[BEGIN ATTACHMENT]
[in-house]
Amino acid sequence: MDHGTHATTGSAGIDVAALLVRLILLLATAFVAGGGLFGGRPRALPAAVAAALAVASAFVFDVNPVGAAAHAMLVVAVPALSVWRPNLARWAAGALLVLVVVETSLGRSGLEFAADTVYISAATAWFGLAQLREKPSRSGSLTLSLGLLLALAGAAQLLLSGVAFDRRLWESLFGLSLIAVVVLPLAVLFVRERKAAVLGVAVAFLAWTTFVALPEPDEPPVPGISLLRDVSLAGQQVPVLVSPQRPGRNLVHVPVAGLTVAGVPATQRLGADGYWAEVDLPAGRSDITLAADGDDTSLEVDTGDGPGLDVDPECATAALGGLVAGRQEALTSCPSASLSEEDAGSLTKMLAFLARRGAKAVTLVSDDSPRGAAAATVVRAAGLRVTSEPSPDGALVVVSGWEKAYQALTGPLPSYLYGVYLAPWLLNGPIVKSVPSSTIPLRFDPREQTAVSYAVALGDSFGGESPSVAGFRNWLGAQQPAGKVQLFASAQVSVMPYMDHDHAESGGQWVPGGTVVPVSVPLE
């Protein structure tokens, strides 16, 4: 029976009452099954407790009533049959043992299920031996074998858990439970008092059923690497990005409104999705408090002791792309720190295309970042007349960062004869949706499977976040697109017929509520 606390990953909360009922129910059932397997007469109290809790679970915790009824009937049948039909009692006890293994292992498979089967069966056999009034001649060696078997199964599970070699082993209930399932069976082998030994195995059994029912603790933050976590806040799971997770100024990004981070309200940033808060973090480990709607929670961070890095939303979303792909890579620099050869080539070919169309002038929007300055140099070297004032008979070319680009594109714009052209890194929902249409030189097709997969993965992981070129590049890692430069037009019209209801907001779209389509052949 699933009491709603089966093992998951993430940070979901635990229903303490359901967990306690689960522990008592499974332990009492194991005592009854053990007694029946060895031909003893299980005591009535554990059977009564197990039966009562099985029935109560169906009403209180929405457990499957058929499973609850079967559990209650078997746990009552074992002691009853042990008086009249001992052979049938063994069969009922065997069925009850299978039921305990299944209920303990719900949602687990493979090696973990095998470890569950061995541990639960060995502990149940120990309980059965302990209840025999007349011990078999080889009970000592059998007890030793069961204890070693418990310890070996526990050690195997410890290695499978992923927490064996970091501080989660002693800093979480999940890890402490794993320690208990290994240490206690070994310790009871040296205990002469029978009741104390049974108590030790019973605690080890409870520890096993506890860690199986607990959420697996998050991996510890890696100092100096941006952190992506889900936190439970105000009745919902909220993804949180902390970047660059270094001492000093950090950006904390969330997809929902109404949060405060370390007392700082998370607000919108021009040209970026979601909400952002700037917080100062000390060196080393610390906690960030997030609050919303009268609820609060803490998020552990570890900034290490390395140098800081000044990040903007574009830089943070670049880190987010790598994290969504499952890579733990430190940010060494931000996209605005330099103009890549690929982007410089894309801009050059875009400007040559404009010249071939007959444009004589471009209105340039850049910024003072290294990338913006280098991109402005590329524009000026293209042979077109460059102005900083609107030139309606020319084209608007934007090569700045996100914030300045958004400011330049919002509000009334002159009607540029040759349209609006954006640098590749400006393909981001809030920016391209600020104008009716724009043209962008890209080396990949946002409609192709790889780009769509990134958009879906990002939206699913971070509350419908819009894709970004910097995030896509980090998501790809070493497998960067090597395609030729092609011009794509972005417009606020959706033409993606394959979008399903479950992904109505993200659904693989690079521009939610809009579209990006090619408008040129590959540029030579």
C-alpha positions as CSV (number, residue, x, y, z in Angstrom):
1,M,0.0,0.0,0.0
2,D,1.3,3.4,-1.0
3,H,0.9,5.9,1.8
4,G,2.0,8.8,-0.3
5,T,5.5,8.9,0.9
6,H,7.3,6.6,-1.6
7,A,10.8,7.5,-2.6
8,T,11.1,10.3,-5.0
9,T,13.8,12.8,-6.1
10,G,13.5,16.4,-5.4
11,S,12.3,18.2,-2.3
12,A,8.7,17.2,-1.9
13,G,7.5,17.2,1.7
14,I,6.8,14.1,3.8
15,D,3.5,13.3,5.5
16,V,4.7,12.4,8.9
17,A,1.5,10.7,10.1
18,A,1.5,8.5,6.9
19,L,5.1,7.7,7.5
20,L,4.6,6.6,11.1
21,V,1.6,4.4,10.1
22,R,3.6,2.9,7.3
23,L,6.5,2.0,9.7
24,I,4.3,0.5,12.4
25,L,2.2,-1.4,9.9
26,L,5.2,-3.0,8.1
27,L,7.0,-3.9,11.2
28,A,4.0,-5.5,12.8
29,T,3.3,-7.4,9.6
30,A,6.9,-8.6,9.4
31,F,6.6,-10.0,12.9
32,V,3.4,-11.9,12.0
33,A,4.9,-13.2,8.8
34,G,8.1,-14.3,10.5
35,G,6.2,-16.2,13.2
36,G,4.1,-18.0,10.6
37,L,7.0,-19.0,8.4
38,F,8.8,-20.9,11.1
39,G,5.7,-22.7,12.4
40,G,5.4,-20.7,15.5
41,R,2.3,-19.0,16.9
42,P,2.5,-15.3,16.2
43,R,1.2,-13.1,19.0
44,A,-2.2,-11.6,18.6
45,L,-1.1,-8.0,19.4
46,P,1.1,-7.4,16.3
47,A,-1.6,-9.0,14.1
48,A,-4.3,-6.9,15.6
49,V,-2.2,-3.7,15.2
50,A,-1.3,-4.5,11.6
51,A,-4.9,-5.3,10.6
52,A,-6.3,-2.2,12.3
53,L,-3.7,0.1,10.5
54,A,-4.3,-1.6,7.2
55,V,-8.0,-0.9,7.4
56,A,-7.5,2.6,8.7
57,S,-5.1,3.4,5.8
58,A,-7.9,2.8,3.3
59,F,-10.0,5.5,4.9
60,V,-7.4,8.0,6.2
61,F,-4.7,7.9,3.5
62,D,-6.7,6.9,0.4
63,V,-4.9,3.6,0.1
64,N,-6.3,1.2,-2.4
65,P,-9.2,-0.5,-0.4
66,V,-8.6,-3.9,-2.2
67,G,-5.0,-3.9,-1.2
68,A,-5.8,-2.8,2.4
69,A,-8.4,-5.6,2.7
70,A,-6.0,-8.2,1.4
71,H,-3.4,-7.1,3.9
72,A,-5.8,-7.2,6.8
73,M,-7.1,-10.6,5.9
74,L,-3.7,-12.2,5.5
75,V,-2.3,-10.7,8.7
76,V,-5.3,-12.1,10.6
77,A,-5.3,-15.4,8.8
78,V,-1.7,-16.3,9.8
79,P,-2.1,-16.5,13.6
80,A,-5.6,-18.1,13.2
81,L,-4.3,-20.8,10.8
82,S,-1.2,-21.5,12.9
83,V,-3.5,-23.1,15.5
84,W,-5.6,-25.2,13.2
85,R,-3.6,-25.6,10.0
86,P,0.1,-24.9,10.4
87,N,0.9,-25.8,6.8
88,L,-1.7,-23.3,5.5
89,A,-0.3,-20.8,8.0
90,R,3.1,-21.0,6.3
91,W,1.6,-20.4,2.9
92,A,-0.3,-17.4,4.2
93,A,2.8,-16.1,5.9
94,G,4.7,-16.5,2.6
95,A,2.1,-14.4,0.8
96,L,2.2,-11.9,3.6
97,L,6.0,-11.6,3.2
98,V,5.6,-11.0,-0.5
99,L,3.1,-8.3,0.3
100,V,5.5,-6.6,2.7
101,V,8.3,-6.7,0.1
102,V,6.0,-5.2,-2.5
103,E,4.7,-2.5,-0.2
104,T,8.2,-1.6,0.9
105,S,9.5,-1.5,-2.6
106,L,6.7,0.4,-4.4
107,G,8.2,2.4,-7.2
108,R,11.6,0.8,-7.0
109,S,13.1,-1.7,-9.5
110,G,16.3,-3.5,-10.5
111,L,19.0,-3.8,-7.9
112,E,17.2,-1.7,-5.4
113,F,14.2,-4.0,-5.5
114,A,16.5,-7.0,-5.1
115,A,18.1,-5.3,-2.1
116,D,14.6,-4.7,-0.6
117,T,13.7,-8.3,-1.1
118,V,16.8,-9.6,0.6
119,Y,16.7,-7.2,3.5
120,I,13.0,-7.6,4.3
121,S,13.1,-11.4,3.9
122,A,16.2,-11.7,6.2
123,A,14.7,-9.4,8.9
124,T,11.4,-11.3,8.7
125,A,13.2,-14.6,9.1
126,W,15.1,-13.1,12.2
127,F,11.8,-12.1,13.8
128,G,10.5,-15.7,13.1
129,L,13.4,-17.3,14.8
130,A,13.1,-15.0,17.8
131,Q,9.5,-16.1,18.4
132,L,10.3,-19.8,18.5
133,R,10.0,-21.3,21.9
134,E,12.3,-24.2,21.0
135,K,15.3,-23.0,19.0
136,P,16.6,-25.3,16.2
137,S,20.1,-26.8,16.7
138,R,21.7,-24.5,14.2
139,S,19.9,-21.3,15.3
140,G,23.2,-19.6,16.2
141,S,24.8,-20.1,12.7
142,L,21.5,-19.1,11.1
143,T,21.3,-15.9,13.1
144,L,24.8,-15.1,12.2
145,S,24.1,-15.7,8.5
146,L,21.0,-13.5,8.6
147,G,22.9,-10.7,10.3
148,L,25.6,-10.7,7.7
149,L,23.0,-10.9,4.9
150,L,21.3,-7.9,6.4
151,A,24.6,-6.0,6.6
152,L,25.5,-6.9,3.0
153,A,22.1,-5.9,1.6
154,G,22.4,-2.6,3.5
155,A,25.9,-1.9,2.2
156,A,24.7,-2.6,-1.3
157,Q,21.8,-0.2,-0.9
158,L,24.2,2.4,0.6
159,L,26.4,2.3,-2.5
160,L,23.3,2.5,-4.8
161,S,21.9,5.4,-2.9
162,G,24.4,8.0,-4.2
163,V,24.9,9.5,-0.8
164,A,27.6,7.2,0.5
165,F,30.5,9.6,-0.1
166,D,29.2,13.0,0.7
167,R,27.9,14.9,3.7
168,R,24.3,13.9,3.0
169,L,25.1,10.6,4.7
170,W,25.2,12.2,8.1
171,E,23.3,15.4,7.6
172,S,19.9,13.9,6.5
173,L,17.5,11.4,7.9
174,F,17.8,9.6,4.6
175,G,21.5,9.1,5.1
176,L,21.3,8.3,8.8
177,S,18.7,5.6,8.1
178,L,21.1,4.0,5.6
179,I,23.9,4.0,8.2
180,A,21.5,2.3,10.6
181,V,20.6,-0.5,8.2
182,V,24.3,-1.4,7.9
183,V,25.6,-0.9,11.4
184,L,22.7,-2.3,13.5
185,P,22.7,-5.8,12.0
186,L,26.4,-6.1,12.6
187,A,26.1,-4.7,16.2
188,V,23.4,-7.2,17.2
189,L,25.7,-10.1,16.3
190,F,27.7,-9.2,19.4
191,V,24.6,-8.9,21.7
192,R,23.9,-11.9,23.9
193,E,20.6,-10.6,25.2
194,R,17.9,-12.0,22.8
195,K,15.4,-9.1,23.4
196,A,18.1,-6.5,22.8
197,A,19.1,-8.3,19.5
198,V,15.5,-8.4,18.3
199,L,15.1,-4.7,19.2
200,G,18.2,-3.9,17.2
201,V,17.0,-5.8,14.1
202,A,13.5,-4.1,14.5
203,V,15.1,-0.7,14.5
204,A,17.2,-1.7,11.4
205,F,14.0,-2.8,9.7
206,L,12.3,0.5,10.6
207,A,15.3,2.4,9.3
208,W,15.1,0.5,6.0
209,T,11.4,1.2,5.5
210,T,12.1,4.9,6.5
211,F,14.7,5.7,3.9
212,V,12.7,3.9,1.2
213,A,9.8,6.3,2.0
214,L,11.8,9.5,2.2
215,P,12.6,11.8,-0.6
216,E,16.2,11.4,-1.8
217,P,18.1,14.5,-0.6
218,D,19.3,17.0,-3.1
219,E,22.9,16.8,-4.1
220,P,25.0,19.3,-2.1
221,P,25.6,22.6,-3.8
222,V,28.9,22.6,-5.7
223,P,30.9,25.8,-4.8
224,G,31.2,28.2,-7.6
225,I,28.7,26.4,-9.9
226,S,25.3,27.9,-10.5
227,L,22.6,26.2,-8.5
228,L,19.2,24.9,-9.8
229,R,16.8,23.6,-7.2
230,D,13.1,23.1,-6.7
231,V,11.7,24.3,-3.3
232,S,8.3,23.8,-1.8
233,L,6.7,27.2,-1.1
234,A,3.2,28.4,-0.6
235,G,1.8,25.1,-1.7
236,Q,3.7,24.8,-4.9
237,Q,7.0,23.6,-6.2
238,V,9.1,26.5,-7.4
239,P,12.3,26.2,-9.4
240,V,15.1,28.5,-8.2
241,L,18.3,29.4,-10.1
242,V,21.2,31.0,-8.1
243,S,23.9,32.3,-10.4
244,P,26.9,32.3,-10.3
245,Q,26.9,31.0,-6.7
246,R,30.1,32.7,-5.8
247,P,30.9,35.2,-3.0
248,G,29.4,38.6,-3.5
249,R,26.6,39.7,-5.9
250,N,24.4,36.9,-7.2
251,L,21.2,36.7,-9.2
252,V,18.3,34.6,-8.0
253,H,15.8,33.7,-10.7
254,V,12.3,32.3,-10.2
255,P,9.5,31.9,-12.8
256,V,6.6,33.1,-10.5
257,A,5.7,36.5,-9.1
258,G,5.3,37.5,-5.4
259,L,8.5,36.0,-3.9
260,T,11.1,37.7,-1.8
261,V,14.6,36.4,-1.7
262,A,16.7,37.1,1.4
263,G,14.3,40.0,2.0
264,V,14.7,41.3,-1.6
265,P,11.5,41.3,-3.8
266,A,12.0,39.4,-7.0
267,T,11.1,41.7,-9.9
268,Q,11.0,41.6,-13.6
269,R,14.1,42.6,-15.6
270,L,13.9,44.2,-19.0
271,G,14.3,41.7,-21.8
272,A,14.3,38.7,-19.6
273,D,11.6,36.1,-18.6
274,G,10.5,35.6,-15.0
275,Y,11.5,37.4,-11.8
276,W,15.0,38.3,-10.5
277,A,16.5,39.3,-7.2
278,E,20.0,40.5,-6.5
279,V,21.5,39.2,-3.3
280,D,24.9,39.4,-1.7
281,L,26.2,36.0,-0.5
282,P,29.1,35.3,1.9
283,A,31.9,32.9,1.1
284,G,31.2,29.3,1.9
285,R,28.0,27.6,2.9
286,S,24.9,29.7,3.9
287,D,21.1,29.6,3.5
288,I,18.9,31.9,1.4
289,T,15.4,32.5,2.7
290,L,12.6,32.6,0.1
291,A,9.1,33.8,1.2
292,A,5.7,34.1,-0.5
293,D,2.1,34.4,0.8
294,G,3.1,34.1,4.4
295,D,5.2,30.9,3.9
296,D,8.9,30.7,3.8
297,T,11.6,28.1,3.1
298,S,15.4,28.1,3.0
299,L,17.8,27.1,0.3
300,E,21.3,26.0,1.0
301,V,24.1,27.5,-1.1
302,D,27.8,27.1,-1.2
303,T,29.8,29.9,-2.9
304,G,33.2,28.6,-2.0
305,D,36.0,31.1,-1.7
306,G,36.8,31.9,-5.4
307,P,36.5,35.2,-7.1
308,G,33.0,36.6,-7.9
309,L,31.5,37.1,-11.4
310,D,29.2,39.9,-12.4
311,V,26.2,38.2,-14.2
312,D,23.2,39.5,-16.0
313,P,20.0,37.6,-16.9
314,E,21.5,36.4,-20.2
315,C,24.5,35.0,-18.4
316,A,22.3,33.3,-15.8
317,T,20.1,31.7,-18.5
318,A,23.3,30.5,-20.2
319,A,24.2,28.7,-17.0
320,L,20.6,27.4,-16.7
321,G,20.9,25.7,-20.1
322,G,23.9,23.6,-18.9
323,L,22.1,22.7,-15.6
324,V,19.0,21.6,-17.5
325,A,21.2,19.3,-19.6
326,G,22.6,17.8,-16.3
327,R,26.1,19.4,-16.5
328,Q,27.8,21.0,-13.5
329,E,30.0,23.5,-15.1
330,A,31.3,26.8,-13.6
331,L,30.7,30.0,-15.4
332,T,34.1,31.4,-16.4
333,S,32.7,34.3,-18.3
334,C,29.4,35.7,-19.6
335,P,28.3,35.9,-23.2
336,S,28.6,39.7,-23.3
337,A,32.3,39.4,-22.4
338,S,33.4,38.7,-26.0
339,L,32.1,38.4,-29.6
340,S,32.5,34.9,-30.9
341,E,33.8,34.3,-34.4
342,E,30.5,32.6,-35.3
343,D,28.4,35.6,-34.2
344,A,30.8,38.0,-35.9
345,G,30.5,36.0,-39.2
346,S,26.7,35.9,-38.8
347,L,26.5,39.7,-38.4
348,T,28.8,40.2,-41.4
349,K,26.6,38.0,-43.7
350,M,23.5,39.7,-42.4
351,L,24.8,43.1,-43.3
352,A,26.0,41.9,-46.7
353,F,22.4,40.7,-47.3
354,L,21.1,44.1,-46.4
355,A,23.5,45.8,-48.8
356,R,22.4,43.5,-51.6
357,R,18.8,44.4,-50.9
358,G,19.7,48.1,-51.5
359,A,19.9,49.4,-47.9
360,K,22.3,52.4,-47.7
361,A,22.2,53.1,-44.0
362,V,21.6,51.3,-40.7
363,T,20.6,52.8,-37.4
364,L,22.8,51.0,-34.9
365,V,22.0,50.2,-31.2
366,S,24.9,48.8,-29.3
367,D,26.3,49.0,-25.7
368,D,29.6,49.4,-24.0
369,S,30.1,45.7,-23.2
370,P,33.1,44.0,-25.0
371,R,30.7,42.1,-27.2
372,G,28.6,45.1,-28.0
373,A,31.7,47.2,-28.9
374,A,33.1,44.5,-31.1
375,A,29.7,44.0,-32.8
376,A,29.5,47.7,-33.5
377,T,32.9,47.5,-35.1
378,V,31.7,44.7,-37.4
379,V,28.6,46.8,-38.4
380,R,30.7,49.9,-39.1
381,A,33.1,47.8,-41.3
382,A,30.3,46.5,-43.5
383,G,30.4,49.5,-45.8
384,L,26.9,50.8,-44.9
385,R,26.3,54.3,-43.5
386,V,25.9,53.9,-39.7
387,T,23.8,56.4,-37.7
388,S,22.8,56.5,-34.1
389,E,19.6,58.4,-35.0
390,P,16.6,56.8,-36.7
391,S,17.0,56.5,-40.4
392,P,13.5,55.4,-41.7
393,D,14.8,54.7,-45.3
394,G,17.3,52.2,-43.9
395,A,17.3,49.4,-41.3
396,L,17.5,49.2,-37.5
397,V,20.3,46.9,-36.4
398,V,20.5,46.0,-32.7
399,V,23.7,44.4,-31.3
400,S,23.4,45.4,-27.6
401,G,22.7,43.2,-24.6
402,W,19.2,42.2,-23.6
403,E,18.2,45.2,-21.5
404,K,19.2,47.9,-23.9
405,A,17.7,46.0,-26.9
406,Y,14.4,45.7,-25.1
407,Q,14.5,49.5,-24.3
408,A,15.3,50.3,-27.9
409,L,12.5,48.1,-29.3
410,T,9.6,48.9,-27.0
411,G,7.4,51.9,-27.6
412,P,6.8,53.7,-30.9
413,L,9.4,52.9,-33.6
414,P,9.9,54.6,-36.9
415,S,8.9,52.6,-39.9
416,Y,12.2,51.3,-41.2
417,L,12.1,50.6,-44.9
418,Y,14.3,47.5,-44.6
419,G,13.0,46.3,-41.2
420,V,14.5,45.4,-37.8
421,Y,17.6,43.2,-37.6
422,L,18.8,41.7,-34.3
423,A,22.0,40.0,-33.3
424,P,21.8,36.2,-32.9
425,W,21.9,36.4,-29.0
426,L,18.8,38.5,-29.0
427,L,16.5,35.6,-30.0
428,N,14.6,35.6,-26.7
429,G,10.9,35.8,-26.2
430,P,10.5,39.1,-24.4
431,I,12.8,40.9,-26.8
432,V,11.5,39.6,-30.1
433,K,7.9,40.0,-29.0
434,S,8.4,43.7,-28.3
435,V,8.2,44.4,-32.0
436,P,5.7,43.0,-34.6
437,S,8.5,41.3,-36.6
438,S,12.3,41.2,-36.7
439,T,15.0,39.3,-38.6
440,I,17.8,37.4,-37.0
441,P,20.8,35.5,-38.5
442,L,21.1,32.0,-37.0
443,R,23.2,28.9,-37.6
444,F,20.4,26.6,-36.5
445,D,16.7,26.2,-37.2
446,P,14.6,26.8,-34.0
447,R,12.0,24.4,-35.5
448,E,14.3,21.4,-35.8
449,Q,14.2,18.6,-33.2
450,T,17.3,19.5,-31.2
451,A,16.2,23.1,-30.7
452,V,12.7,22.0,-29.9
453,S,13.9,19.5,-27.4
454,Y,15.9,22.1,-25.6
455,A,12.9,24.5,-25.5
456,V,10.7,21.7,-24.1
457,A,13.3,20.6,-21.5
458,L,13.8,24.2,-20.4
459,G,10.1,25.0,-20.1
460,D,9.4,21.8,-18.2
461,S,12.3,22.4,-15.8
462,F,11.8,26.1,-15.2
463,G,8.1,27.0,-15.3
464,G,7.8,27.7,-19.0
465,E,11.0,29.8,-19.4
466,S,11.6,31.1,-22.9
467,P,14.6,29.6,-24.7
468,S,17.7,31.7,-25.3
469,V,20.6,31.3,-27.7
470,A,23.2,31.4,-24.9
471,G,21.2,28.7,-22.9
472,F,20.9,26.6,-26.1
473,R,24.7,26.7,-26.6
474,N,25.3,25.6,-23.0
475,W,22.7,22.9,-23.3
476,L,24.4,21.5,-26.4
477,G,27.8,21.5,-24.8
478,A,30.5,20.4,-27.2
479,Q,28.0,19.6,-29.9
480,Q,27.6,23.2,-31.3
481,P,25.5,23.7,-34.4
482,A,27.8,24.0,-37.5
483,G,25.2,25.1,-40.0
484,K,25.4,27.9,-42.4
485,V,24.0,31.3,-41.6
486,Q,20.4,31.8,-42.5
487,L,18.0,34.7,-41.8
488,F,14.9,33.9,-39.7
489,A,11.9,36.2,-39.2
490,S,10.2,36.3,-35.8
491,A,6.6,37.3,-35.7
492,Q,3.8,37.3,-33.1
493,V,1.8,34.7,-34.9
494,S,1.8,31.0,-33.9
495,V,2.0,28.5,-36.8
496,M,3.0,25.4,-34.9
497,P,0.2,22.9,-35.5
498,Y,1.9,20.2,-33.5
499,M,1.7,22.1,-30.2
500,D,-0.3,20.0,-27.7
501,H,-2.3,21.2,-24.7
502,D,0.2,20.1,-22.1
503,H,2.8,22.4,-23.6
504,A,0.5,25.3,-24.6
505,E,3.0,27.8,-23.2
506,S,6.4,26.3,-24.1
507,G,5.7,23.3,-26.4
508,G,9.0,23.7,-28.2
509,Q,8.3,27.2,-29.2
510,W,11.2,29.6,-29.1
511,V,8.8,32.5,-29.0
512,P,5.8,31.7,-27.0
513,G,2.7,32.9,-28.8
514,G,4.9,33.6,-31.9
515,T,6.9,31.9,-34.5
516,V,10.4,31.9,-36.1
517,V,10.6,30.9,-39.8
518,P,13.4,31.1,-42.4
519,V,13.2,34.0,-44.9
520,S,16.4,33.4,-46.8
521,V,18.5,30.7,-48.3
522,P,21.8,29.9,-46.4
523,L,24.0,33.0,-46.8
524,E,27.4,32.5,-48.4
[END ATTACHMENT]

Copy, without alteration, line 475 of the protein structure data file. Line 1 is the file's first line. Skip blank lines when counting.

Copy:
471,G,21.2,28.7,-22.9